The decision by the new US government to only invite the Prime Ministers of Jamaica and Antigua to a virtual meeting of 40 world leaders is curious if not an outright snub of Prime Minister Dr Keith Rowley.
The meeting, which takes place on April 22 and 23rd, aims to bring together the 17 countries responsible for 80 per cent of global emissions and global GDP and other countries demonstrating strong climate leadership or are most vulnerable to its impact.
While US President Joe Biden is free to invite anyone to any meeting, it does seem at best curious that Rowley was left out, if only because he is the serving head of the regional block, Caricom.
Had this not been the third time that the US has had major meetings with Caricom governments and not invited T&T, one may be prepared to overlook it, but it is increasingly worrying that the US has not yet welcomed Rowley to any meeting with its executive leadership.
T&T has from its inception been a leader and a major player in Caricom. Its standing has waned from time to time depending on its economic fortune and on its political positions.
In the last five years, the T&T government has adopted a position of initially working with the government of Venezuela President Nicolas Maduro, as it saw this country’s economic and security relationship with Caracas as being important.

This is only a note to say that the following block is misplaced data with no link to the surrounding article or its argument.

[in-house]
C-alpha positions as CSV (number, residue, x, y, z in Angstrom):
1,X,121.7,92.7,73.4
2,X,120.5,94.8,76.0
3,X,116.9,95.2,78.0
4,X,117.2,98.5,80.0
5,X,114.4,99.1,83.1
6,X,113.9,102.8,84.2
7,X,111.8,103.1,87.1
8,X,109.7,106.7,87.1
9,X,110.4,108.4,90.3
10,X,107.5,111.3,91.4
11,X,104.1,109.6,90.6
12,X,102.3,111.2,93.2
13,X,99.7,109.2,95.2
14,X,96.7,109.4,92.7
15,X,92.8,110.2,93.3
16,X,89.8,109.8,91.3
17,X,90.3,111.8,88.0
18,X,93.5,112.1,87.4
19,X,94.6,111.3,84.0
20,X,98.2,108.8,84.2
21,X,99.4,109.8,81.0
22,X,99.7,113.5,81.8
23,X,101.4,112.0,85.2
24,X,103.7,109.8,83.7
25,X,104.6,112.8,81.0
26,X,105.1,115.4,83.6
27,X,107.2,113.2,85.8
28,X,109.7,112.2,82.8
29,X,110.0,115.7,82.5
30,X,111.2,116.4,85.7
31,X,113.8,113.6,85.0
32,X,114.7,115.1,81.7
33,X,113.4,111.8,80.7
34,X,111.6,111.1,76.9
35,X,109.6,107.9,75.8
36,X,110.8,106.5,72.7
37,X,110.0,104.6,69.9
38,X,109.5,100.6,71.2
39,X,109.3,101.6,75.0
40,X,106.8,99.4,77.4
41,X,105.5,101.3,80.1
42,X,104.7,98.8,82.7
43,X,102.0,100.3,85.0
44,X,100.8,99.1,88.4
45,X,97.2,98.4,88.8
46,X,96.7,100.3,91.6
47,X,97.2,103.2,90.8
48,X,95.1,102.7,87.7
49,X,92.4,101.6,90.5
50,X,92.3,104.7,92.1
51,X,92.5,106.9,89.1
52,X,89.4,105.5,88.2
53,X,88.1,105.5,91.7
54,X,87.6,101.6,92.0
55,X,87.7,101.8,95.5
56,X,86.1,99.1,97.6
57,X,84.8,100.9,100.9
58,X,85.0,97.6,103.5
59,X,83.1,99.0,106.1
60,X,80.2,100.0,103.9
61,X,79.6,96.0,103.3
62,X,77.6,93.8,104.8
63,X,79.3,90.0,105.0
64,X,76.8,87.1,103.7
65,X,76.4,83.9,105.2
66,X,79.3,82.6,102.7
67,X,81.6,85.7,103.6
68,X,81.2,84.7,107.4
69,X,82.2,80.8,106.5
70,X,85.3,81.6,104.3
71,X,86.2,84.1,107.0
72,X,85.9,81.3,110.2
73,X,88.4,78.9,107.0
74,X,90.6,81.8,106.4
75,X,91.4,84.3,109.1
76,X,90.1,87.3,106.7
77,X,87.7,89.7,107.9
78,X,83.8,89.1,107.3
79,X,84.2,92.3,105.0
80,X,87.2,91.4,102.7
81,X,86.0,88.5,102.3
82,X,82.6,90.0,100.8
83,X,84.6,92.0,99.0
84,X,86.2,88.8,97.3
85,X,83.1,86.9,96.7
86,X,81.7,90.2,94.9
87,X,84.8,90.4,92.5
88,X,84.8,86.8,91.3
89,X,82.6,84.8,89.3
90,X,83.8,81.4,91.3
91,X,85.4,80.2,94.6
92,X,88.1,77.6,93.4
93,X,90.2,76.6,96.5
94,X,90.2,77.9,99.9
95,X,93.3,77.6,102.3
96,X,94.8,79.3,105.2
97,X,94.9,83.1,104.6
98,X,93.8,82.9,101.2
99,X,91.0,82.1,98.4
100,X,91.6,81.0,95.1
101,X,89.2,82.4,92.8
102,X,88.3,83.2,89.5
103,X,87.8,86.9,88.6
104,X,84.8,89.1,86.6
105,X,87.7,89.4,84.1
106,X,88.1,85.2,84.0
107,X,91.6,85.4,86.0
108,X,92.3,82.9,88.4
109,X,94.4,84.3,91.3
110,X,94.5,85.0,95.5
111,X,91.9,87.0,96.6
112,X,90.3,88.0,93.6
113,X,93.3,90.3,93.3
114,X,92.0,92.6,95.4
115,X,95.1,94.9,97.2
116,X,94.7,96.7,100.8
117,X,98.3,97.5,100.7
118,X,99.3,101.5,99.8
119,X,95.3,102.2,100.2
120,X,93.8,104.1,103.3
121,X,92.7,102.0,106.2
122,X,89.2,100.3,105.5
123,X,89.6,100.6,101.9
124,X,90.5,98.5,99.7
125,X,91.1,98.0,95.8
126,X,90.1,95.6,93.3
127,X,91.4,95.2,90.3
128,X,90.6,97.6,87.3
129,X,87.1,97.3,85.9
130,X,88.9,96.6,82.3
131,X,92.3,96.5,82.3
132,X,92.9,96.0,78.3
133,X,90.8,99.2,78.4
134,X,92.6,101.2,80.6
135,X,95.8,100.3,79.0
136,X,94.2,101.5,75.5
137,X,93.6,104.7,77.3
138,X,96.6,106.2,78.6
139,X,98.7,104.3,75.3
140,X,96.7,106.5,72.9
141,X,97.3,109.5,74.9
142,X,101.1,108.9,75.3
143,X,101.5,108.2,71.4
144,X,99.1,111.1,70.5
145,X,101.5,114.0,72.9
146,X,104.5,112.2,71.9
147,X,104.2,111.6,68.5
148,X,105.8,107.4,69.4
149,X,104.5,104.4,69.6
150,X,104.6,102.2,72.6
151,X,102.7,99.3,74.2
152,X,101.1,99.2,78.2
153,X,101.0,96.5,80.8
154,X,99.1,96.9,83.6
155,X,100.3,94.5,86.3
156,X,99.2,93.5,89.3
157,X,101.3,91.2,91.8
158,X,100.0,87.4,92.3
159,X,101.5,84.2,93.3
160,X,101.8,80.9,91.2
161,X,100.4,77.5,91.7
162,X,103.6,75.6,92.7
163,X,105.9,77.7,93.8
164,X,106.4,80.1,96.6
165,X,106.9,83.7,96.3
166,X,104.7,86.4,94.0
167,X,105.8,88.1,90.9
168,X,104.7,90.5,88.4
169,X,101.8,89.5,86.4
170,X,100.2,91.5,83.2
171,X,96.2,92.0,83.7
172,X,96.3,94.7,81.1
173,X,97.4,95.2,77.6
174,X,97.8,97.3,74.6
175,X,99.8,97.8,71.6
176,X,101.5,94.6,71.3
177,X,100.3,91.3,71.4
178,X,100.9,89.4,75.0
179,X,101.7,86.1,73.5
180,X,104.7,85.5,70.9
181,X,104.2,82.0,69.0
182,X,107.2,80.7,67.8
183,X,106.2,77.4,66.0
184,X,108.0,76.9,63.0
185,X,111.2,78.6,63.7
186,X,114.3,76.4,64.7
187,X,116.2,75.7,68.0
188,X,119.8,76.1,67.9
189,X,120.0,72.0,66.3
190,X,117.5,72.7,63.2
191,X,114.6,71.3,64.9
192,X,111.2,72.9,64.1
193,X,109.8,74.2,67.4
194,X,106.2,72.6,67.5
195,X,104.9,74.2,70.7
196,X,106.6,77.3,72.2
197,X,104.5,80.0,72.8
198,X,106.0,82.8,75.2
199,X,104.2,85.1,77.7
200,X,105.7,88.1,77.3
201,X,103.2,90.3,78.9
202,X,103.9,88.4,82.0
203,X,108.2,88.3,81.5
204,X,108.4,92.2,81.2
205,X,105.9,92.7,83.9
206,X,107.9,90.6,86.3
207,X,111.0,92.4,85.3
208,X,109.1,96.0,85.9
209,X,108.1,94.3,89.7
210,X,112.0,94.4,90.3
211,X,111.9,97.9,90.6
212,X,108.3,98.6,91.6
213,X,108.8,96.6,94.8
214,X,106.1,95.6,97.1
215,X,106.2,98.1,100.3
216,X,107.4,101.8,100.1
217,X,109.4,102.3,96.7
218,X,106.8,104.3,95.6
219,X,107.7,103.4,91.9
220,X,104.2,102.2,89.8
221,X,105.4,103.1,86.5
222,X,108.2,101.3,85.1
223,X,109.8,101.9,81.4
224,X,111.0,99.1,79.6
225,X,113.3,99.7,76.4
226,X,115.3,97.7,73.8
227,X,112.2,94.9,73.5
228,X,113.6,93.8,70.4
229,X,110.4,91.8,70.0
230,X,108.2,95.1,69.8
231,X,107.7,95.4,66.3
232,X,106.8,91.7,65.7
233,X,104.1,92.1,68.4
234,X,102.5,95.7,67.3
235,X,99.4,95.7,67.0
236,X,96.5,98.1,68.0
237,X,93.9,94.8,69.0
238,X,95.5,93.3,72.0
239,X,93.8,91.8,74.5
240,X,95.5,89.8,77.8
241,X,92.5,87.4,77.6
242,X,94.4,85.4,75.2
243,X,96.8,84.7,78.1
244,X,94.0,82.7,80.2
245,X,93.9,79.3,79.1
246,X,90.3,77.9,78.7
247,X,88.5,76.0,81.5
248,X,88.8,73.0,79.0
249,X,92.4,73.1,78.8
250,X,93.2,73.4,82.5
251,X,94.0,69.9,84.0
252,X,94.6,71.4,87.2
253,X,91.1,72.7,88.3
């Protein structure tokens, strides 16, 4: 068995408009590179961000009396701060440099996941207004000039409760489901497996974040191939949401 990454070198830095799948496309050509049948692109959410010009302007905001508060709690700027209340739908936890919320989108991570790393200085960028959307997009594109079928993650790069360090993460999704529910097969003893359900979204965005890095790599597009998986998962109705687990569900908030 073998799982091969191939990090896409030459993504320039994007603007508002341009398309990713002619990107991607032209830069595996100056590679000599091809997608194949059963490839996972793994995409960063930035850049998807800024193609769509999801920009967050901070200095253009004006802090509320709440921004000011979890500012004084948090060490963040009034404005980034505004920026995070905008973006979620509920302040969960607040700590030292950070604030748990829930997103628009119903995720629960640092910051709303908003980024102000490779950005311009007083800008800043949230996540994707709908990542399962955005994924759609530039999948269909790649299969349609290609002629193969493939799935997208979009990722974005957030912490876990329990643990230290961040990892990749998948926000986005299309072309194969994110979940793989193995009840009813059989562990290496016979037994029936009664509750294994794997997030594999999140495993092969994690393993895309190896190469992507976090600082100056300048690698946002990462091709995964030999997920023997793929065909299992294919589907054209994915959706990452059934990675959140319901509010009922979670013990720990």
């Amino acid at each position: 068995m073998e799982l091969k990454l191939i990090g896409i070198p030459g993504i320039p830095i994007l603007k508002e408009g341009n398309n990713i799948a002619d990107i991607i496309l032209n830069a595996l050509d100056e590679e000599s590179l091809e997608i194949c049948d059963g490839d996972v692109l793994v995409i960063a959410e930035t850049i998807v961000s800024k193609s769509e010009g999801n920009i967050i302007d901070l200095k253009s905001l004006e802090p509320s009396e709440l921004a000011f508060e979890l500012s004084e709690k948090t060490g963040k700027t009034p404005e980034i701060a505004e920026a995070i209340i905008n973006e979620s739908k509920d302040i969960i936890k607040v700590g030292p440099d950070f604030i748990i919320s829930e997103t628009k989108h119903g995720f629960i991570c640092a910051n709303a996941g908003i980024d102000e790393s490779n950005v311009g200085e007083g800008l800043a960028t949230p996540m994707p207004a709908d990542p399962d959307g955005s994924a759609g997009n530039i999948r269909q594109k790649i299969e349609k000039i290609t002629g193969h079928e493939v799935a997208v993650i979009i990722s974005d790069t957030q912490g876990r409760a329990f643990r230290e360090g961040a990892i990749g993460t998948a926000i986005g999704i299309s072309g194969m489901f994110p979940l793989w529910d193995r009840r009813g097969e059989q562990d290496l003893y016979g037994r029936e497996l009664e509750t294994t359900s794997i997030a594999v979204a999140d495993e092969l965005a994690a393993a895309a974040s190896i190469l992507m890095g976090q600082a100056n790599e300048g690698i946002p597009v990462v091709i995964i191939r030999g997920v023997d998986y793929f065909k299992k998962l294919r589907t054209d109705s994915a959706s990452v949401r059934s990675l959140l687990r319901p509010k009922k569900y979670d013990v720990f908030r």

As the US became more impatient with Maduro and sanctioned the Bolivarian Republic, T&T found itself in the invidious position of having lost out on an important supply of natural gas to its ailing downstream sector and thousands of migrants coming to the twin-island republic seeking care and economic survival.
The US, under then-President Donald Trump, tried to further isolate the Maduro regime and T&T’s position of non-interference has led to it being seen as non-cooperative by the US.
Perhaps as could be expected, Caricom has not been able to resist the US moves to separate the regional grouping and this came to a head as Jamaica, Haiti and the Bahamas supported a scurrilous attack on this country’s defence of its borders and observation of its laws.
This paper is on record as condemning the unfortunate attack on T&T at the OAS and has in the past pointed out that part of the challenge this country also faces is the lack of diplomatic tact by Prime Minister Rowley. His latest talk about regional begging is just another example of this.
But even so, the Opposition UNC’s position has not helped this country’s cause, as a country divided against itself cannot stand.
Caricom also cannot allow itself to be divided by any power, as the Bajans are famous for saying they are friends of all but satellite of none.
As occurred following the failure of the Federation, we must, as West Indians, be determined to prove that this challenge would not be fatal to the spirit of West Indian unity and regional consciousness.